Life is full of challenges. On top of other things, I suffer from haemochromotosis – which is too much iron. Having too much iron can make you as fatigued as being anaemic. Also excess iron can cause major damage to vital organs such as the liver and heart. I have blood taken off every three months to help keep this at a tolerable level, but I have to go to the hospital for this treatment due to my other complications! The process is tiring for me – removing blood removes the oxygenated cells from my body and my body doesn’t get great oxygen at the best of times, and because of that they only take half the amount of blood they normally would.
However every time I go to this appointment, I’m almost always overwhelmed by how fortunate I am. The Medical Day Unit I go to is where people are having oncology treatments such as chemo. On Fridays it is always busy … to overflowing, with people being treated before the weekend. There can sometimes be a bit of a delay before I am seen and this time was no exception. The nurses were so apologetic. I didn’t nor do I ever mind. I always pick a Friday afternoon so I don’t have to go back to work and have the weekend to rest up and recover. When I sit there looking around me, I’m just reminded that I’m actually quite lucky. Overhearing the conversations between patients, they’re all so good about their lot. They joke and banter with the nurses and doctors. It is quite humbling. The least of my worries is not being seen to immediately. What’s a bit of bad blood compared to cancer? There are people here who need the nurses’ attention and care before my little procedure.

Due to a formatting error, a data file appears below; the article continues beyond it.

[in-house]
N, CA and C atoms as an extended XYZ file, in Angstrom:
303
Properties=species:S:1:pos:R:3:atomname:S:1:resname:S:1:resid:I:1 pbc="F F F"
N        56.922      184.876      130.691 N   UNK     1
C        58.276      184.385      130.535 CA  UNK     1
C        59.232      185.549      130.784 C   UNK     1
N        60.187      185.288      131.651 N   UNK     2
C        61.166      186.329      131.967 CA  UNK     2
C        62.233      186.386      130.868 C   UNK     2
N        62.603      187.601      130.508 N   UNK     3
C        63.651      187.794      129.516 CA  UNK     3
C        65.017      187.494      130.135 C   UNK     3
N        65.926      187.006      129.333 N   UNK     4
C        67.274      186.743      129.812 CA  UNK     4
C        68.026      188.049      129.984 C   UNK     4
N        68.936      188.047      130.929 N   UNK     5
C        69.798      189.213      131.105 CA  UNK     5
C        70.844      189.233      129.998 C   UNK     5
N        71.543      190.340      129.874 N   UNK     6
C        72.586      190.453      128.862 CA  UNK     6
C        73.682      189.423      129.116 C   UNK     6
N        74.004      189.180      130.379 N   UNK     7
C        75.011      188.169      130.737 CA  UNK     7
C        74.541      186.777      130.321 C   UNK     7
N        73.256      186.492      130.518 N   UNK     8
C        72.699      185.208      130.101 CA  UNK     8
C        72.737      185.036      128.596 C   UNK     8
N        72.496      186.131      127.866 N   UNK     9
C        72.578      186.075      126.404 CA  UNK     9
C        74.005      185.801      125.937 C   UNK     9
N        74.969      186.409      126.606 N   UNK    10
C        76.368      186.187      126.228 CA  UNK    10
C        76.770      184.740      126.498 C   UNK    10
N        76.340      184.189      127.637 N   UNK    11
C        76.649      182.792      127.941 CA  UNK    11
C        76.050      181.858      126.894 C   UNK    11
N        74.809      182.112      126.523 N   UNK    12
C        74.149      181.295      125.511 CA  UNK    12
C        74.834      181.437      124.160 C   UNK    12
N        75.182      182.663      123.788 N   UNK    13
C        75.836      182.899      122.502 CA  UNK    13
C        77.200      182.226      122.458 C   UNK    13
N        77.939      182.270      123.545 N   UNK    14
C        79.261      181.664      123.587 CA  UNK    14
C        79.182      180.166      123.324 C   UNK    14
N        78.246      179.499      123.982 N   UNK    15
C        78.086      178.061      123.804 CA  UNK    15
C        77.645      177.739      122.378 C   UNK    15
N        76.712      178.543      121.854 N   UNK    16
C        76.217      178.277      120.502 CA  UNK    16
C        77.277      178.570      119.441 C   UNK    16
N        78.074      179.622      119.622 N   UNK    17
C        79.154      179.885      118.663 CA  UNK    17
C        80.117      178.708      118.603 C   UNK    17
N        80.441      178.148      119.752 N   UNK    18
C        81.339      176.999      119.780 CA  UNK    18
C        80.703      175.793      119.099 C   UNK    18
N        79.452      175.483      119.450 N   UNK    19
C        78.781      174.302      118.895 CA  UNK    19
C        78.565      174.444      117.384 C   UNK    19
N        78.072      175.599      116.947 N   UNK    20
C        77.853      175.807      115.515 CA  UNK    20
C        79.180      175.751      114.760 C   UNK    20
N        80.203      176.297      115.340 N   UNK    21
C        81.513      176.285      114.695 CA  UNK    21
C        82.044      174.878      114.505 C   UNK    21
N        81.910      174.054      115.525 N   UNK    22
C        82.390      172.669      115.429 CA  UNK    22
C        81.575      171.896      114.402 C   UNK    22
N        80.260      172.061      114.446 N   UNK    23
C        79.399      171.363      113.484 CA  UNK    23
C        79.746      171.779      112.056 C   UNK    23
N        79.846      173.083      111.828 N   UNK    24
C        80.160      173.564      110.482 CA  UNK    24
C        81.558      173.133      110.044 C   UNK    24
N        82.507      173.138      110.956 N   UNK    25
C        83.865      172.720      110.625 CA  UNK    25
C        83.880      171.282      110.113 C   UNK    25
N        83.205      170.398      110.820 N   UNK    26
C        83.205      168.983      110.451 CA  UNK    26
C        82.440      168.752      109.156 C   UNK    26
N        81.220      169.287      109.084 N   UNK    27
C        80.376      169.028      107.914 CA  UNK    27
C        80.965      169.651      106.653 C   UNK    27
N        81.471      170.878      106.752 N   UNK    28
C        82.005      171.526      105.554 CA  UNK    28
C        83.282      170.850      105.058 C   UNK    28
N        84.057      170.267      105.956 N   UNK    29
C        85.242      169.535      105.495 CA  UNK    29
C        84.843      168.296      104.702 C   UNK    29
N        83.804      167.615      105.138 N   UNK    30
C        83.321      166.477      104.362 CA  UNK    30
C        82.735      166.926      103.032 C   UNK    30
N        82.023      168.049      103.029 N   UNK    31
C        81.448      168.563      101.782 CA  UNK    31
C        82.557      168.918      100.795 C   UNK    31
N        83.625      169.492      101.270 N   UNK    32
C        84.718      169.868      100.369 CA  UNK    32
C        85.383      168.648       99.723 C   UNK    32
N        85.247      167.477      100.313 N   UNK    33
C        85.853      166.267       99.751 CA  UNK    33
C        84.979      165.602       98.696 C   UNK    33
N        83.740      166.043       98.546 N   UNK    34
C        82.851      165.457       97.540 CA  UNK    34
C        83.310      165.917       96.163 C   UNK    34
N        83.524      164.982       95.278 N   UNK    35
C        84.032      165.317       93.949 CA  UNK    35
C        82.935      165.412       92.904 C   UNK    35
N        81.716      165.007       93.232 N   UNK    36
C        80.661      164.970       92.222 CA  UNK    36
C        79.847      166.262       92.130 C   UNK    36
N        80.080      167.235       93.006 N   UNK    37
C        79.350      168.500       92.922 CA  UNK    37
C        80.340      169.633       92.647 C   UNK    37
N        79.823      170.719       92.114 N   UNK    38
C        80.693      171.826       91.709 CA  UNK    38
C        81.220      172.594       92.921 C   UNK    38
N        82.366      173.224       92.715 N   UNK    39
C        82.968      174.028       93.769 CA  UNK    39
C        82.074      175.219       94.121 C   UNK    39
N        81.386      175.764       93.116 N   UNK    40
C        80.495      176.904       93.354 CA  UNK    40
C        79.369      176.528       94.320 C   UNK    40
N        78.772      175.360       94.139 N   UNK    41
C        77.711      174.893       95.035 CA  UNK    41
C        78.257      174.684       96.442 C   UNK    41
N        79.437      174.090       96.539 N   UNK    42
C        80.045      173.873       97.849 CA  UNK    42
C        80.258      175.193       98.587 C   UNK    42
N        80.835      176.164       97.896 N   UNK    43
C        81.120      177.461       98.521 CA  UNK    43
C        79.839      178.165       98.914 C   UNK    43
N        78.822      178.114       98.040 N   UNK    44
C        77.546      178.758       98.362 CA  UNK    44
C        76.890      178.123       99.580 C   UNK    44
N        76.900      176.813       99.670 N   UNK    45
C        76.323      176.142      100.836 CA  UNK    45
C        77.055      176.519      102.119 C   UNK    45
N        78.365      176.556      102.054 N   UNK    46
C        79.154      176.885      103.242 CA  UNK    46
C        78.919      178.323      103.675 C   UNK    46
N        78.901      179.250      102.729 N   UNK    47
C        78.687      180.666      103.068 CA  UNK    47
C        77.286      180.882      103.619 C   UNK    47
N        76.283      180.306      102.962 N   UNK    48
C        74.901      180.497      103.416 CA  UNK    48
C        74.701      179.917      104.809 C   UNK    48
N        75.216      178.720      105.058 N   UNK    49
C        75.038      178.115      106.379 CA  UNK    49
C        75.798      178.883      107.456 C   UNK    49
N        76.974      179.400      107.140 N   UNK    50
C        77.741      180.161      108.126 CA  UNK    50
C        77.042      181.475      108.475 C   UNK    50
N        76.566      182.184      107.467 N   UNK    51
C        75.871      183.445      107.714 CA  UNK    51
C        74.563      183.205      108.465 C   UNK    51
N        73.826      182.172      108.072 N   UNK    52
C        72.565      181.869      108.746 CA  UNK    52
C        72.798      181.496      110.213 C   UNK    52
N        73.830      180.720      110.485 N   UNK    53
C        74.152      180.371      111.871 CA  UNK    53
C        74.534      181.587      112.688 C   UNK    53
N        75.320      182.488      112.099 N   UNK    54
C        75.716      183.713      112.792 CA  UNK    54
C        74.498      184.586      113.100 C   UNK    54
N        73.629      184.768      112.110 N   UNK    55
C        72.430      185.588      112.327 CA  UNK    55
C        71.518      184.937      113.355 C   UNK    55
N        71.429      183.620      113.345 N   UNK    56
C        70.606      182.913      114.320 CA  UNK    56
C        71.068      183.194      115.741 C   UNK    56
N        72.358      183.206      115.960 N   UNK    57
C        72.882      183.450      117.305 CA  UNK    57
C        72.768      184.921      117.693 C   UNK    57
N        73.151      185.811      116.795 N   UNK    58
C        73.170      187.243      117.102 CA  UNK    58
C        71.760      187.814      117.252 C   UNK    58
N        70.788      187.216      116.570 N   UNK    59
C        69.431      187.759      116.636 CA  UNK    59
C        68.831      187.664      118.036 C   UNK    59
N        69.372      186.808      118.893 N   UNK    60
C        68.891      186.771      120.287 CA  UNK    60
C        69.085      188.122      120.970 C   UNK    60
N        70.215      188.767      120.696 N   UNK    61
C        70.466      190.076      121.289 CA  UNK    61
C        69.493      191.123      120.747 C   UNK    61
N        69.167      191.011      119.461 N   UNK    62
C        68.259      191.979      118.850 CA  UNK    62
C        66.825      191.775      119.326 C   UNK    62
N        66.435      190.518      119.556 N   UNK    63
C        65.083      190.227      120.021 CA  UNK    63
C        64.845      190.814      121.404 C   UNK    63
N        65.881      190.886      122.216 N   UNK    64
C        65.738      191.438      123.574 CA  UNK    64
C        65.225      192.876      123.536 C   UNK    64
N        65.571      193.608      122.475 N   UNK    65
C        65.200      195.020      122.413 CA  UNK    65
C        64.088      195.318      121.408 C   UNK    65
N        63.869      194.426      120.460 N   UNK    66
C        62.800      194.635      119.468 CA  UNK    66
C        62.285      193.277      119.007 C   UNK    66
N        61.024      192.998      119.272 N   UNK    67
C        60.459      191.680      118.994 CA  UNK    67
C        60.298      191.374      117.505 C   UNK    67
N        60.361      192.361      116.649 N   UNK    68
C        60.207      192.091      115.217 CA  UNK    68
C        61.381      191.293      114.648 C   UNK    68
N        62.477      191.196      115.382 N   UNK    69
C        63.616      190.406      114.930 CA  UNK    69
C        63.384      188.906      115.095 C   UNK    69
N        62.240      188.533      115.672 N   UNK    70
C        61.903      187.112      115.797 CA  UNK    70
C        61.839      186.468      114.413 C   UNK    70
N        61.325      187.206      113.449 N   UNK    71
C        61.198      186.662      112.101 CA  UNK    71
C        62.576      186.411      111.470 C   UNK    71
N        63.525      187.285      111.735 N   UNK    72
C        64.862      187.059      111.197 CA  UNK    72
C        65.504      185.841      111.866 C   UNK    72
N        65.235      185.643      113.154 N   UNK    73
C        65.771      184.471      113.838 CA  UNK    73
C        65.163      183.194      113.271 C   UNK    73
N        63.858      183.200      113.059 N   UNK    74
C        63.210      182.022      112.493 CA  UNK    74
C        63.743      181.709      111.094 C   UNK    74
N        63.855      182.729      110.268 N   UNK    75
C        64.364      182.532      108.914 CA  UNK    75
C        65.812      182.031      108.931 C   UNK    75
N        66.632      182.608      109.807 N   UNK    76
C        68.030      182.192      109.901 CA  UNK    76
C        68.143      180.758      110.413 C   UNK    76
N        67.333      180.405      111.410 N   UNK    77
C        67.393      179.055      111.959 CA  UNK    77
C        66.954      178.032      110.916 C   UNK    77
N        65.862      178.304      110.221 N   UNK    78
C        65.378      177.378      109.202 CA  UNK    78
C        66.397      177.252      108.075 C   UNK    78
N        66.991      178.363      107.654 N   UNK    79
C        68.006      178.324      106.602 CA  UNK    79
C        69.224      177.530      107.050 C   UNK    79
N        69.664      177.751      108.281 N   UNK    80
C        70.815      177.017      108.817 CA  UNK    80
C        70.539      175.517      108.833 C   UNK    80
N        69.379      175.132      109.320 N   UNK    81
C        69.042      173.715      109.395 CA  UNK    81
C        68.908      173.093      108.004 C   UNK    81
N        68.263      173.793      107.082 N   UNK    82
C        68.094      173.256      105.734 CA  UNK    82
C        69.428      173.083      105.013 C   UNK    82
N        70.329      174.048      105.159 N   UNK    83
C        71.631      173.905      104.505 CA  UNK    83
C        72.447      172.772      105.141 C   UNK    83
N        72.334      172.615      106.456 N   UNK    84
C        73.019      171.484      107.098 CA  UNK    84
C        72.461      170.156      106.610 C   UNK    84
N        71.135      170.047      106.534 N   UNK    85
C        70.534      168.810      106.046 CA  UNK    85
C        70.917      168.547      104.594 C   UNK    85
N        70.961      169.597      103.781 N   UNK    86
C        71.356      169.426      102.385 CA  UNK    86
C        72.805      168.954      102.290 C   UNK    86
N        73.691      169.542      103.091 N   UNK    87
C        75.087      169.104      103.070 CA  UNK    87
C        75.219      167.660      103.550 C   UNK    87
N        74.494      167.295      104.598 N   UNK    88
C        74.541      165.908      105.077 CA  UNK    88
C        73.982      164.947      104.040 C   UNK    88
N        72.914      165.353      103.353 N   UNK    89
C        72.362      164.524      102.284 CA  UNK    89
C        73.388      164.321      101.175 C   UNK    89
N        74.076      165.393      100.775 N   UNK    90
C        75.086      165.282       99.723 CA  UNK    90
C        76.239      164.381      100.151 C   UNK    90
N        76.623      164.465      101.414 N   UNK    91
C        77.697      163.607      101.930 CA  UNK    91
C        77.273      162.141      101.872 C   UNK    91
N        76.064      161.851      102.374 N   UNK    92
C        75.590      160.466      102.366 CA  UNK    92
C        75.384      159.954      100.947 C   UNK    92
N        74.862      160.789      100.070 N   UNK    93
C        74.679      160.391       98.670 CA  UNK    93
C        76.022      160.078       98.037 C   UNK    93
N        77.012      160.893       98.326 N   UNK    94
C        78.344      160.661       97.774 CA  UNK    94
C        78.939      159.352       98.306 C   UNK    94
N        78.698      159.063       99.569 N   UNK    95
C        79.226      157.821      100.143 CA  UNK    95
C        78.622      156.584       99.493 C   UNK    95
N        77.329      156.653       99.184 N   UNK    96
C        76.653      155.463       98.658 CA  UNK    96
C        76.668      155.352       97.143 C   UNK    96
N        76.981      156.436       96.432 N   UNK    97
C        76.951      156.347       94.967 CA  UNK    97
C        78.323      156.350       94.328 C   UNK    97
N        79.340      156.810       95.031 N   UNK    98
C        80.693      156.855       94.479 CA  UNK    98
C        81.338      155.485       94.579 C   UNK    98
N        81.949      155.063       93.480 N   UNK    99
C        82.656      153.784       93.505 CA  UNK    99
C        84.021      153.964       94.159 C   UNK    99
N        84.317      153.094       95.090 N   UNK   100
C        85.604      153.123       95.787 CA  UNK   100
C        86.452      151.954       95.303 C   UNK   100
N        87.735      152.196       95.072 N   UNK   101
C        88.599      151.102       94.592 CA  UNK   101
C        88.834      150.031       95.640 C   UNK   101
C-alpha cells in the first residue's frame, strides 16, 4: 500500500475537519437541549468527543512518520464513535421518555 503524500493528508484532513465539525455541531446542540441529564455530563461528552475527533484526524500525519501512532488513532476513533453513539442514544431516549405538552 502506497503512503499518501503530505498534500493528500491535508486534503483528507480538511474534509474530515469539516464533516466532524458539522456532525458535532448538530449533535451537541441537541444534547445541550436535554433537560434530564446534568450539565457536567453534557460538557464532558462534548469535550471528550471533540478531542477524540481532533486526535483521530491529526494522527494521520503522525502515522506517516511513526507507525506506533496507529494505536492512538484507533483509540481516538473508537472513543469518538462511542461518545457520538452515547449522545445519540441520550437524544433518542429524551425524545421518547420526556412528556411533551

I’m grateful for how stable my health is, long may it stay that way. I’m also grateful for the staff we have in these units. The front line staff of our hospitals are pretty wonderful, no matter how tired and pressured they are.